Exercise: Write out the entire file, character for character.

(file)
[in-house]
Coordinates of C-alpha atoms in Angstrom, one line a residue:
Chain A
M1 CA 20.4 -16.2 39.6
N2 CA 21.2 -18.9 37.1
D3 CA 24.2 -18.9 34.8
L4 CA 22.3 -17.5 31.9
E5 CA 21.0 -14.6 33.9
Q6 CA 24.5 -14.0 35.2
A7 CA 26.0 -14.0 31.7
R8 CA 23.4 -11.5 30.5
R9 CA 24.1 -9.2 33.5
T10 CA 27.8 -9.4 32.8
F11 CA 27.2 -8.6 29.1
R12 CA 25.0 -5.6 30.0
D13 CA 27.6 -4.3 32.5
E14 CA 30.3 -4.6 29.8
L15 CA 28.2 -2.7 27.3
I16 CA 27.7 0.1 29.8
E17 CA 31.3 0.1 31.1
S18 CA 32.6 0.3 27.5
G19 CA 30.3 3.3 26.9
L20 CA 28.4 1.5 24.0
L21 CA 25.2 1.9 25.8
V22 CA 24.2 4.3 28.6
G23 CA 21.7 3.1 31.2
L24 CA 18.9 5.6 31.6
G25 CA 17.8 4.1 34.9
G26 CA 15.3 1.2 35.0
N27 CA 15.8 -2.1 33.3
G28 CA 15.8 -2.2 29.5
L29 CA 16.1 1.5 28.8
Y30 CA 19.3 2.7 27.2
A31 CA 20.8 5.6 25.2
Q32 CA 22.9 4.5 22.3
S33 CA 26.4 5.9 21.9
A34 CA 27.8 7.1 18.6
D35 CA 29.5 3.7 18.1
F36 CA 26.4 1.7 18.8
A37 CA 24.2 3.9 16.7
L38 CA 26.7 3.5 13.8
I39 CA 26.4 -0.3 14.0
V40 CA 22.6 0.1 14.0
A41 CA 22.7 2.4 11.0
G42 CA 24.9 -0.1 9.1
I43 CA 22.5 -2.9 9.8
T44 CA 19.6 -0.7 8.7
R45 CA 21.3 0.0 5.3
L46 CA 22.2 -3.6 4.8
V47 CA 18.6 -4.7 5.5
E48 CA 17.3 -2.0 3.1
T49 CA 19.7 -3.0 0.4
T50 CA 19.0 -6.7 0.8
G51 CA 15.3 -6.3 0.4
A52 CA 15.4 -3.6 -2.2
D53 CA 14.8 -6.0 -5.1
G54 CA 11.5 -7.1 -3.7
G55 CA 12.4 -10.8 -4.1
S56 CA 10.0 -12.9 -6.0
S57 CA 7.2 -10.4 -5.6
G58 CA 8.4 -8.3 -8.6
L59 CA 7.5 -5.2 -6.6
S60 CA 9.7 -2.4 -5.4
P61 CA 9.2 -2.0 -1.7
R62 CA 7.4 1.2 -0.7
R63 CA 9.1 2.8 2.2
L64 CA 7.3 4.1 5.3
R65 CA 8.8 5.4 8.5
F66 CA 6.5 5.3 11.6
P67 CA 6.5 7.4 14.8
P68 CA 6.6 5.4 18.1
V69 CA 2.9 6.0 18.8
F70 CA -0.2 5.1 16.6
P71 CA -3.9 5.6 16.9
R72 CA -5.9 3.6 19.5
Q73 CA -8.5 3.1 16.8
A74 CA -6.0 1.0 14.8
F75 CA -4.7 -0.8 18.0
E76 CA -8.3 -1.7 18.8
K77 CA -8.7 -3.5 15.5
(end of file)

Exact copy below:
[in-house]
Coordinates of C-alpha atoms in Angstrom, one line a residue:
Chain A
M1 CA 20.4 -16.2 39.6
N2 CA 21.2 -18.9 37.1
D3 CA 24.2 -18.9 34.8
L4 CA 22.3 -17.5 31.9
E5 CA 21.0 -14.6 33.9
Q6 CA 24.5 -14.0 35.2
A7 CA 26.0 -14.0 31.7
R8 CA 23.4 -11.5 30.5
R9 CA 24.1 -9.2 33.5
T10 CA 27.8 -9.4 32.8
F11 CA 27.2 -8.6 29.1
R12 CA 25.0 -5.6 30.0
D13 CA 27.6 -4.3 32.5
E14 CA 30.3 -4.6 29.8
L15 CA 28.2 -2.7 27.3
I16 CA 27.7 0.1 29.8
E17 CA 31.3 0.1 31.1
S18 CA 32.6 0.3 27.5
G19 CA 30.3 3.3 26.9
L20 CA 28.4 1.5 24.0
L21 CA 25.2 1.9 25.8
V22 CA 24.2 4.3 28.6
G23 CA 21.7 3.1 31.2
L24 CA 18.9 5.6 31.6
G25 CA 17.8 4.1 34.9
G26 CA 15.3 1.2 35.0
N27 CA 15.8 -2.1 33.3
G28 CA 15.8 -2.2 29.5
L29 CA 16.1 1.5 28.8
Y30 CA 19.3 2.7 27.2
A31 CA 20.8 5.6 25.2
Q32 CA 22.9 4.5 22.3
S33 CA 26.4 5.9 21.9
A34 CA 27.8 7.1 18.6
D35 CA 29.5 3.7 18.1
F36 CA 26.4 1.7 18.8
A37 CA 24.2 3.9 16.7
L38 CA 26.7 3.5 13.8
I39 CA 26.4 -0.3 14.0
V40 CA 22.6 0.1 14.0
A41 CA 22.7 2.4 11.0
G42 CA 24.9 -0.1 9.1
I43 CA 22.5 -2.9 9.8
T44 CA 19.6 -0.7 8.7
R45 CA 21.3 0.0 5.3
L46 CA 22.2 -3.6 4.8
V47 CA 18.6 -4.7 5.5
E48 CA 17.3 -2.0 3.1
T49 CA 19.7 -3.0 0.4
T50 CA 19.0 -6.7 0.8
G51 CA 15.3 -6.3 0.4
A52 CA 15.4 -3.6 -2.2
D53 CA 14.8 -6.0 -5.1
G54 CA 11.5 -7.1 -3.7
G55 CA 12.4 -10.8 -4.1
S56 CA 10.0 -12.9 -6.0
S57 CA 7.2 -10.4 -5.6
G58 CA 8.4 -8.3 -8.6
L59 CA 7.5 -5.2 -6.6
S60 CA 9.7 -2.4 -5.4
P61 CA 9.2 -2.0 -1.7
R62 CA 7.4 1.2 -0.7
R63 CA 9.1 2.8 2.2
L64 CA 7.3 4.1 5.3
R65 CA 8.8 5.4 8.5
F66 CA 6.5 5.3 11.6
P67 CA 6.5 7.4 14.8
P68 CA 6.6 5.4 18.1
V69 CA 2.9 6.0 18.8
F70 CA -0.2 5.1 16.6
P71 CA -3.9 5.6 16.9
R72 CA -5.9 3.6 19.5
Q73 CA -8.5 3.1 16.8
A74 CA -6.0 1.0 14.8
F75 CA -4.7 -0.8 18.0
E76 CA -8.3 -1.7 18.8
K77 CA -8.7 -3.5 15.5